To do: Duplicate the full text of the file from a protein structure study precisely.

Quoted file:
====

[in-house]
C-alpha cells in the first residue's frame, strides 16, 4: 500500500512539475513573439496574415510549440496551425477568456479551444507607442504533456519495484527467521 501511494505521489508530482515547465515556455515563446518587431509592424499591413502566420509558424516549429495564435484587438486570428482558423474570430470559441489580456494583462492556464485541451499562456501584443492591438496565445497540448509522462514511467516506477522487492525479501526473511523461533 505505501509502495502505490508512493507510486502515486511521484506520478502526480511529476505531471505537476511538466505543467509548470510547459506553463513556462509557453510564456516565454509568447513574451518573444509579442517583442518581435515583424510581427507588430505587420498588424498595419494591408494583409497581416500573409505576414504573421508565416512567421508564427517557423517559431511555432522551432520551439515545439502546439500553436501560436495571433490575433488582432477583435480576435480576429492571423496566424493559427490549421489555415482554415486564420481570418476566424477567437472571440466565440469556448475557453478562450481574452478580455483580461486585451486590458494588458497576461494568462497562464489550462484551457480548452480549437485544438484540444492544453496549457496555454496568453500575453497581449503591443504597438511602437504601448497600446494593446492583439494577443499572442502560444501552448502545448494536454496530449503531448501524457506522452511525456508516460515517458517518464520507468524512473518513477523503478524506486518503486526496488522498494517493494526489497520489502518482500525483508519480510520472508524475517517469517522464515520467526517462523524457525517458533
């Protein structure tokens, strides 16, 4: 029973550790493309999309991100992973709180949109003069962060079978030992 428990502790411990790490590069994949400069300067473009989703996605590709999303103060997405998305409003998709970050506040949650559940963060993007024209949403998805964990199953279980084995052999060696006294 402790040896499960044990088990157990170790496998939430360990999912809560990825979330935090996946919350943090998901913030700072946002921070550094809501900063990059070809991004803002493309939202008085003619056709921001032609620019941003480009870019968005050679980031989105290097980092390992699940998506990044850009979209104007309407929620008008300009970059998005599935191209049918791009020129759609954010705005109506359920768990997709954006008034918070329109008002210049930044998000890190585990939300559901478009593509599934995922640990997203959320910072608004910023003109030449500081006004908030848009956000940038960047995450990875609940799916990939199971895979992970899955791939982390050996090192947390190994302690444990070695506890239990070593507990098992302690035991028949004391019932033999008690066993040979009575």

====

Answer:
[in-house]
C-alpha cells in the first residue's frame, strides 16, 4: 500500500512539475513573439496574415510549440496551425477568456479551444507607442504533456519495484527467521 501511494505521489508530482515547465515556455515563446518587431509592424499591413502566420509558424516549429495564435484587438486570428482558423474570430470559441489580456494583462492556464485541451499562456501584443492591438496565445497540448509522462514511467516506477522487492525479501526473511523461533 505505501509502495502505490508512493507510486502515486511521484506520478502526480511529476505531471505537476511538466505543467509548470510547459506553463513556462509557453510564456516565454509568447513574451518573444509579442517583442518581435515583424510581427507588430505587420498588424498595419494591408494583409497581416500573409505576414504573421508565416512567421508564427517557423517559431511555432522551432520551439515545439502546439500553436501560436495571433490575433488582432477583435480576435480576429492571423496566424493559427490549421489555415482554415486564420481570418476566424477567437472571440466565440469556448475557453478562450481574452478580455483580461486585451486590458494588458497576461494568462497562464489550462484551457480548452480549437485544438484540444492544453496549457496555454496568453500575453497581449503591443504597438511602437504601448497600446494593446492583439494577443499572442502560444501552448502545448494536454496530449503531448501524457506522452511525456508516460515517458517518464520507468524512473518513477523503478524506486518503486526496488522498494517493494526489497520489502518482500525483508519480510520472508524475517517469517522464515520467526517462523524457525517458533
């Protein structure tokens, strides 16, 4: 029973550790493309999309991100992973709180949109003069962060079978030992 428990502790411990790490590069994949400069300067473009989703996605590709999303103060997405998305409003998709970050506040949650559940963060993007024209949403998805964990199953279980084995052999060696006294 402790040896499960044990088990157990170790496998939430360990999912809560990825979330935090996946919350943090998901913030700072946002921070550094809501900063990059070809991004803002493309939202008085003619056709921001032609620019941003480009870019968005050679980031989105290097980092390992699940998506990044850009979209104007309407929620008008300009970059998005599935191209049918791009020129759609954010705005109506359920768990997709954006008034918070329109008002210049930044998000890190585990939300559901478009593509599934995922640990997203959320910072608004910023003109030449500081006004908030848009956000940038960047995450990875609940799916990939199971895979992970899955791939982390050996090192947390190994302690444990070695506890239990070593507990098992302690035991028949004391019932033999008690066993040979009575």